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Last Tuesday, a group of students and alumni conducted a protest inside a recruitment event for the Central Intelligence Agency (CIA) and the Department of Homeland Security (DHS). We did so to intervene in the day-to-day operations of government agencies that are responsible for brutalizing millions of people at home and abroad, and that are rarely held accountable to the public. This piece will recount parts of this legacy, describe the protest’s unconventional response to these horrors, and explain our reasons for disrupting an important aspect of the agencies’ operations—the recruitment process.
The CIA is infamous throughout the world as a perpetrator and facilitator of crimes against humanity. One protester handed out an information sheet to potential recruits which detailed the agency’s complicity in the overthrow of democratically-elected presidents in Iran (Mohammed Mossadegh), the Congo (Patrice Lumumba), Chile (Salvador Allende), Haiti (Jean-Bertrand Aristide), and numerous other countries. When a member of our group mimed a puppet dictator, he made satirical reference to the numerous despots that have been installed and supported by the CIA.
This policy of attacking popular governments and supporting tyrannical ones has had disastrous consequences. In Indonesia, Suharto’s CIA-backed government massacred hundreds of thousands of landless peasants. In Chile, Pinochet’s regime tortured, raped, and executed thousands on the political left. During the 1980s, death squads armed and trained by the CIA devastated Latin America. The agency funded the Contra rebels in Nicaragua with money gained from trafficking cocaine to Los Angeles. Similar groups were trained in effective torture techniques with such CIA publications as “Human Resource Exploitation Training Manual—1983,” declassified in 1996. Untold numbers of Latin Americans have suffered the consequences of these programs.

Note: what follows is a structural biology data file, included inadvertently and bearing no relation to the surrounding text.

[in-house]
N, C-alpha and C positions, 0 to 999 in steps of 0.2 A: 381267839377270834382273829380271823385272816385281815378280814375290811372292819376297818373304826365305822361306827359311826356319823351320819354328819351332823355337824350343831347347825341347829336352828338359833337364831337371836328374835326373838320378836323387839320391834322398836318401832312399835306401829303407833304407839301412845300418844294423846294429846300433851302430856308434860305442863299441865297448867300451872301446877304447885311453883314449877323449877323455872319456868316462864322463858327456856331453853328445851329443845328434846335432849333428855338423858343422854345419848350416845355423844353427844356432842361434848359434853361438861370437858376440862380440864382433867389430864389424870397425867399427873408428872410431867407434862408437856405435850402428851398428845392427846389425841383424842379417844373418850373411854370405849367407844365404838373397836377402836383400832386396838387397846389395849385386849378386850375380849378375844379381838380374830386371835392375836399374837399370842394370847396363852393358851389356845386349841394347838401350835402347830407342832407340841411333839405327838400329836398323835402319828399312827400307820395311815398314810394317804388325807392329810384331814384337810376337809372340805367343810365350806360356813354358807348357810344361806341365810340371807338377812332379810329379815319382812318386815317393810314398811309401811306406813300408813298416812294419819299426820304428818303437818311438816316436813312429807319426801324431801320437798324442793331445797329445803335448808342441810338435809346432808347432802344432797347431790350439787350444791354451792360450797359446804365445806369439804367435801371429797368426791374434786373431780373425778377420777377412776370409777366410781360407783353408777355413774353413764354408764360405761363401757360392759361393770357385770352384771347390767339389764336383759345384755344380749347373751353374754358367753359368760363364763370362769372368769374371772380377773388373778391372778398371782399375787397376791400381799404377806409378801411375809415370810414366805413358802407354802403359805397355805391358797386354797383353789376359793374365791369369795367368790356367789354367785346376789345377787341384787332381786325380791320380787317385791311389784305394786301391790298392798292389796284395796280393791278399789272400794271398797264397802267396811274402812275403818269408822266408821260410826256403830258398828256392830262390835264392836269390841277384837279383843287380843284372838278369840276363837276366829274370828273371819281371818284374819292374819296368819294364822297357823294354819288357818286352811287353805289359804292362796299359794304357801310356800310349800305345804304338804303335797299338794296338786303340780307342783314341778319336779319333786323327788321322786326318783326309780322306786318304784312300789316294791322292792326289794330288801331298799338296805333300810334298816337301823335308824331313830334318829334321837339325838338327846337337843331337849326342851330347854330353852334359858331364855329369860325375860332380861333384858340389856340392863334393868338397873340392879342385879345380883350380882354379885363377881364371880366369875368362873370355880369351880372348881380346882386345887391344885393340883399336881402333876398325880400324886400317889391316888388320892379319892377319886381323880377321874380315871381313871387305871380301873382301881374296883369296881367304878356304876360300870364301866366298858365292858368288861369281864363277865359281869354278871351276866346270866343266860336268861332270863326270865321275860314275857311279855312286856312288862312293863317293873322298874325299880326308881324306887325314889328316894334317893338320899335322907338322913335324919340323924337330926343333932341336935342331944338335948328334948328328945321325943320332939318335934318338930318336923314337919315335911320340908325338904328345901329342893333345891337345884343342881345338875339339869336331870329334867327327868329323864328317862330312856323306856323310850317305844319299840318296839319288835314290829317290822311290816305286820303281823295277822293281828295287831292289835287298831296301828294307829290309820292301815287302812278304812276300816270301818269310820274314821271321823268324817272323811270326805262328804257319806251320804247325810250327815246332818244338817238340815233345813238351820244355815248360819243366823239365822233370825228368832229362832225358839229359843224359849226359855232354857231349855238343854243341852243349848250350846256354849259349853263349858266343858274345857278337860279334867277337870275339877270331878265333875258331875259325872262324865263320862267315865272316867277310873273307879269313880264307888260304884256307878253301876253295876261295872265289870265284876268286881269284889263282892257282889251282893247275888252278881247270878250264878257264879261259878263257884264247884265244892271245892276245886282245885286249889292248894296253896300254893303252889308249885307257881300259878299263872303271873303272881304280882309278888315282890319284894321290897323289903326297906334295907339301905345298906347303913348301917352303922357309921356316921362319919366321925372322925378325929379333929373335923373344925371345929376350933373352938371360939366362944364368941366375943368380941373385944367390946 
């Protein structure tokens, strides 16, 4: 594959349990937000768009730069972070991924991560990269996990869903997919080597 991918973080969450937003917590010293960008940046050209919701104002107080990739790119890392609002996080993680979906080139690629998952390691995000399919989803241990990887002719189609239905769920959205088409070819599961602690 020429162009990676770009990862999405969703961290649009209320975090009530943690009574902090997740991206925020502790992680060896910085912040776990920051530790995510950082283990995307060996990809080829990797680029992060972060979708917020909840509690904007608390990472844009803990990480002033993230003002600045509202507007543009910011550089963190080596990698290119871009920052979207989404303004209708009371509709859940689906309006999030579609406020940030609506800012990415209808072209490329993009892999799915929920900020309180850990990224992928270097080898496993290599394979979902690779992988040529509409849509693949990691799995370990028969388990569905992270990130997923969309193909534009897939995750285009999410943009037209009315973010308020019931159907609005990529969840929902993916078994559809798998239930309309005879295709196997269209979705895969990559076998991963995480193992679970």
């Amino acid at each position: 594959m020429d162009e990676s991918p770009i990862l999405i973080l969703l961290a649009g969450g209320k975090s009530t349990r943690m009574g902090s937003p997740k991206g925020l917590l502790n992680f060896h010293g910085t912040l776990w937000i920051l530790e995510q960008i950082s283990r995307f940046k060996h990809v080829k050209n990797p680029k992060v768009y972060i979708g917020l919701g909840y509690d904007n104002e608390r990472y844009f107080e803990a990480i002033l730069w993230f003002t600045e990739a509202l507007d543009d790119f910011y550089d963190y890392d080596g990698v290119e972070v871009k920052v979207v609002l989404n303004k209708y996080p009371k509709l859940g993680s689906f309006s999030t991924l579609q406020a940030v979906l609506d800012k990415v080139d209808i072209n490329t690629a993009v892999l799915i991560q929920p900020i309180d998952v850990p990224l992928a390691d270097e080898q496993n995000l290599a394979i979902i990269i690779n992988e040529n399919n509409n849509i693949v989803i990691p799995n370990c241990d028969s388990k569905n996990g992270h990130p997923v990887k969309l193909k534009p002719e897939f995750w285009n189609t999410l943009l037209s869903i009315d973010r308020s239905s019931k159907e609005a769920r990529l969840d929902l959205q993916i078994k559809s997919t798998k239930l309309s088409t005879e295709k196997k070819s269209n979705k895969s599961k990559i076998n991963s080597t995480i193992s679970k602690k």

The CIA’s gruesome operations have continued with the War on Terror. When two protesters donned black hoods, they were providing a silent, pointed reminder of the CIA’s development of the torture tactics used at Abu Ghraib prison in Iraq and at the Guantanamo Bay detention center. The CIA was also responsible for the murders of several prisoners at Abu Ghraib. National media sources recently exposed the CIA’s “Extraordinary Rendition” program, by which the agency deports detainees to countries which sanction torture so that such techniques can be used without breaking the law. During the question and answer period, one audience member asked the CIA recruiter about this program. He refused to answer.
During the event, we staged the deportation of a South Asian graduate student to bring attention to the DHS’s devastating policies of racial profiling, deportation, and detainment. In the two years following the Sept. 11 attacks, the former Immigration and Naturalization Service, which is now an arm of the DHS, implemented a special registration program which required 82,000 Muslim, Arab, South Asian, and Korean men to register with the government each year. Thousands were deported or detained on minor technicalities and without access to lawyers, tearing apart immigrant communities across the country. Yet not one special registrant was linked to the attacks.